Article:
In a recent paper published in Issues in Science and Technology, three groups of energy system modelers sought to answer the same question: how can California completely decarbonize its power system by 2045 without sacrificing reliability or affordability? The three groups of energy experts, which included E3, independently modeled the future of California’s electricity system and came to similar conclusions. While California will need significantly more wind and solar power to meet the need for zero-carbon energy, the state will also need “clean firm” power sources to maintain both reliability and affordability.
Wind and solar power are weather dependent, and meeting electricity demand reliably during the days and weeks where the wind doesn’t blow and the sun doesn’t shine is a significant challenge. Serving load reliably with only these sources as new resource options would require a large quantity of “excess” energy – in effect California would need to build wind and solar power substantially in excess of need during most of the year to ensure that there is sufficient energy during these difficult periods. In fact, California would need “nearly 500 gigawatts of power-generating capacity,” which is “roughly half the capacity of the entire United States electricity generating system today” to ensure reliability. This has important implications for cost, land use requirements and the need for high voltage transmission.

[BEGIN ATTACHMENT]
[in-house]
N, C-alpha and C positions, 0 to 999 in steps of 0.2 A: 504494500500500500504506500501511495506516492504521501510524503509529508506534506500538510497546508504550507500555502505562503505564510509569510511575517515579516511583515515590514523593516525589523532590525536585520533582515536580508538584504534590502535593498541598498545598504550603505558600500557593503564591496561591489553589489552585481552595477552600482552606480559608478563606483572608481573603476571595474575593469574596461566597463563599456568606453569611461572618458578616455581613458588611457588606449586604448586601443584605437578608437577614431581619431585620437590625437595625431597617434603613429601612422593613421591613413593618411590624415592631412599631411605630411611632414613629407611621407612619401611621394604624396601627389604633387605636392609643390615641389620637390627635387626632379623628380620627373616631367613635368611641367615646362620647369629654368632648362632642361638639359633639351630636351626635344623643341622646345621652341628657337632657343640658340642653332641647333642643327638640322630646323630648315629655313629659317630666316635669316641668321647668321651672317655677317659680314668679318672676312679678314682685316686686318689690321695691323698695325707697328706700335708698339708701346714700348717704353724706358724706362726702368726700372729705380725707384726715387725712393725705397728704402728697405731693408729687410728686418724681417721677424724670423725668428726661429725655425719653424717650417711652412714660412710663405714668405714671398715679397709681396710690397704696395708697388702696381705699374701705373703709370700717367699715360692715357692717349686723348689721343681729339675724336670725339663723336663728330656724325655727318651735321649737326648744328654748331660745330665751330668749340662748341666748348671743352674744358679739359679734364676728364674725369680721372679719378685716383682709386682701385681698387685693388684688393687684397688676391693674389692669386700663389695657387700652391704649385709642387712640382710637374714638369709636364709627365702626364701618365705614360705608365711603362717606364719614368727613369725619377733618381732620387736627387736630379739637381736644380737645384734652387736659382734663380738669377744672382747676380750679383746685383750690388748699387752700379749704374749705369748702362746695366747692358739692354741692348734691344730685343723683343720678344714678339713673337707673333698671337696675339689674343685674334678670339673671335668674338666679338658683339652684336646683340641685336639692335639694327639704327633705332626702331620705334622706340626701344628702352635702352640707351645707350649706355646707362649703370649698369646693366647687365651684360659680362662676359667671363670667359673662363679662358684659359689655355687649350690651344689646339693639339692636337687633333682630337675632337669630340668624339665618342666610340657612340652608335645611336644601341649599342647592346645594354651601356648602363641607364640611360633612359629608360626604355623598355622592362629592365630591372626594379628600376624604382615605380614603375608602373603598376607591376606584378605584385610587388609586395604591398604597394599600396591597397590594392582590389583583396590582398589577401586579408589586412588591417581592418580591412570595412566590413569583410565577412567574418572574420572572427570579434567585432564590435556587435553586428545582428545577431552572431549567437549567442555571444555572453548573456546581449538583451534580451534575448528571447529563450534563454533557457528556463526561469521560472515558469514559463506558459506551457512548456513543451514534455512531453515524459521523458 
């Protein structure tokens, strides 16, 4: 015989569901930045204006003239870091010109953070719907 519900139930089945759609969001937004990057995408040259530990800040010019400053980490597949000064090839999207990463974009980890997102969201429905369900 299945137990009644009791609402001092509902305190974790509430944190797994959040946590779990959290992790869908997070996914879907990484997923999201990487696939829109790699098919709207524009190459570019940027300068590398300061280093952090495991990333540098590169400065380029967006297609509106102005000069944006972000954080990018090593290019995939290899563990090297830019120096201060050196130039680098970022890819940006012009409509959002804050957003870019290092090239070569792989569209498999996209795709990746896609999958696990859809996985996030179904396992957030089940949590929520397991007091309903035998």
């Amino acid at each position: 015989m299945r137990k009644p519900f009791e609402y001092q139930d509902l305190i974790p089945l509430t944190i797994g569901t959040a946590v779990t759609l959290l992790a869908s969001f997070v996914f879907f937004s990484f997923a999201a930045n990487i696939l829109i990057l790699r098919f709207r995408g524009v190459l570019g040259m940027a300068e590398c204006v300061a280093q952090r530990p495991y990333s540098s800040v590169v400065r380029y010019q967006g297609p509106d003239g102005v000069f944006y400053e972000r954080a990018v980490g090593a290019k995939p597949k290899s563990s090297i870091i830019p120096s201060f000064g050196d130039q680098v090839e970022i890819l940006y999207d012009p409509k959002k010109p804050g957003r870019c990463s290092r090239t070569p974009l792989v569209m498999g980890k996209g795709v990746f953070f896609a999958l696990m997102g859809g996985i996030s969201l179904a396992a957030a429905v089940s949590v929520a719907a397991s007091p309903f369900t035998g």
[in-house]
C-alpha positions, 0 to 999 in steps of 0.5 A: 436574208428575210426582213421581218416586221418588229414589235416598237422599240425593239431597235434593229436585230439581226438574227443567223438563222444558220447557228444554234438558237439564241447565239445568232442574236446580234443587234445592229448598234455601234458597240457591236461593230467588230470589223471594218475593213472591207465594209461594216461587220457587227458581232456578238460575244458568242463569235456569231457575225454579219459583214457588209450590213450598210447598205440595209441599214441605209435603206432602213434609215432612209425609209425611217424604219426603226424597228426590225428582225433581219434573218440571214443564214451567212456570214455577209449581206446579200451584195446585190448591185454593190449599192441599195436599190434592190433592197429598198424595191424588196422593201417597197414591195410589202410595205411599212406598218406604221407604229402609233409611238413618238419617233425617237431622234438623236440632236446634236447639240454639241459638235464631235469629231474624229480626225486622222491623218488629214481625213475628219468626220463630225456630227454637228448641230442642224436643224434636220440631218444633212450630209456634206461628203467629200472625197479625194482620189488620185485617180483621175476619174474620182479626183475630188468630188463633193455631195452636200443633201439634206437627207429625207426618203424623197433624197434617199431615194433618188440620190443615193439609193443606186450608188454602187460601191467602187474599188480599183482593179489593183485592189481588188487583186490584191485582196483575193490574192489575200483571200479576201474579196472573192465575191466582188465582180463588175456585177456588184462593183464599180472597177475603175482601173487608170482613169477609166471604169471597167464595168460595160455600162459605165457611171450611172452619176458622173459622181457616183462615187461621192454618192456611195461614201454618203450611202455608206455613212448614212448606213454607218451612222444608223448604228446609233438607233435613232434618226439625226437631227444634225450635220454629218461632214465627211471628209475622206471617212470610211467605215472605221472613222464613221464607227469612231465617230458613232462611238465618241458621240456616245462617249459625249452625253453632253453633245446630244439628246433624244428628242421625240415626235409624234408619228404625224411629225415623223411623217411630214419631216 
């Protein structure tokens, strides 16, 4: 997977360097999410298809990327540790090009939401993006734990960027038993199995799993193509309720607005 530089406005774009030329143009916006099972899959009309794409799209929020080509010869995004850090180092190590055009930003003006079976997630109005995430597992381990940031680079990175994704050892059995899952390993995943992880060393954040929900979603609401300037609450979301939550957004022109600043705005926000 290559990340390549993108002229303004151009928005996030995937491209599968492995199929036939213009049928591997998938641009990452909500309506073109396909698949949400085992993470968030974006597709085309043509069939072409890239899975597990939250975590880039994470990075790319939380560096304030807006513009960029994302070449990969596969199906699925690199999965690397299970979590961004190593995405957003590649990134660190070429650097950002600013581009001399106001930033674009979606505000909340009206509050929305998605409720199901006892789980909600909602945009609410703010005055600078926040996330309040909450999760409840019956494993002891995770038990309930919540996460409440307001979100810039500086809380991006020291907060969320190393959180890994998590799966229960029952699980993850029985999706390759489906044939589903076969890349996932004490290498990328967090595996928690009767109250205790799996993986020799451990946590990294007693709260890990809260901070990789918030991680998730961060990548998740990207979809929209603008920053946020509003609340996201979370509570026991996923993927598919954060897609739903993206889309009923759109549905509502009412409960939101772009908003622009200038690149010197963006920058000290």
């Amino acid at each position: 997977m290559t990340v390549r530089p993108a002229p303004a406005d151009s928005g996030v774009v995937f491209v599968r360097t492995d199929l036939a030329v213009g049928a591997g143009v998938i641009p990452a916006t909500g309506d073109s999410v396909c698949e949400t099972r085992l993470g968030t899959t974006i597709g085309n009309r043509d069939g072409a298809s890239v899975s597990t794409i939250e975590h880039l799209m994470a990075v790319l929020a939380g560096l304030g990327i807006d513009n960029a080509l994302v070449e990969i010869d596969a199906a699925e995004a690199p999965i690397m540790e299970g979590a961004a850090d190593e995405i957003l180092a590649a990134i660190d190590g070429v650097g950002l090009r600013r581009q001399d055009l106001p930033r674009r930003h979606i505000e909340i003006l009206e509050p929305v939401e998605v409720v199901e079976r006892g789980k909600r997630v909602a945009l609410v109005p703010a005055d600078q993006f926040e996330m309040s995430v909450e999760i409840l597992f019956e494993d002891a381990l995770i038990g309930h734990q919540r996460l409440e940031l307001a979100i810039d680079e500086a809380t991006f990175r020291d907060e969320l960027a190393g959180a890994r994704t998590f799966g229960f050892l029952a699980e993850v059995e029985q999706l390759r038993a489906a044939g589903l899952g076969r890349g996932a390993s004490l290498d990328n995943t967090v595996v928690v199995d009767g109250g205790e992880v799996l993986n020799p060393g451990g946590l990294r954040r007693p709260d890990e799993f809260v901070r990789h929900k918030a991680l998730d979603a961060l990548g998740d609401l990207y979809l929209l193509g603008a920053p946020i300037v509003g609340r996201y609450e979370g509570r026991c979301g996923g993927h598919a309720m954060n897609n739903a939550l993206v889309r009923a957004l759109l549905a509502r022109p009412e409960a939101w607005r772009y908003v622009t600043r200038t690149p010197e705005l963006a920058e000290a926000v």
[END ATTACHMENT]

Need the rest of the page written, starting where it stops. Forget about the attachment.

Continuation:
Clean firm power sources – carbon-free resources that can be relied on whenever needed, for as long as they are needed – can help mitigate these challenges by providing energy during periods of low wind and solar production. This reduces the quantity of wind and solar power needed by as much as 50% compared to a scenario without clean firm power. Examples of clean firm power include geothermal power, natural gas generation with carbon capture and storage, nuclear power, very long-duration energy storage, and potentially hydrogen and other fuels with net zero lifecycle emissions. The study finds that a mix of these resources – clean firm baseload, intermediate and peaking resources – would provide the best value in terms of cost savings and optionality.
The study, sponsored by the Environmental Defense Fund and the Clean Air Task Force, relied on energy modeling from E3 as well as Princeton University and Stanford University. Each group ran their own model to optimize California’s energy system. The three models, including E3’s RESOLVE, identified similar paths for California to achieve decarbonization.
The article based on the study, co-authored by E3’s Arne Olson, can be read in Issues in Science and Technology.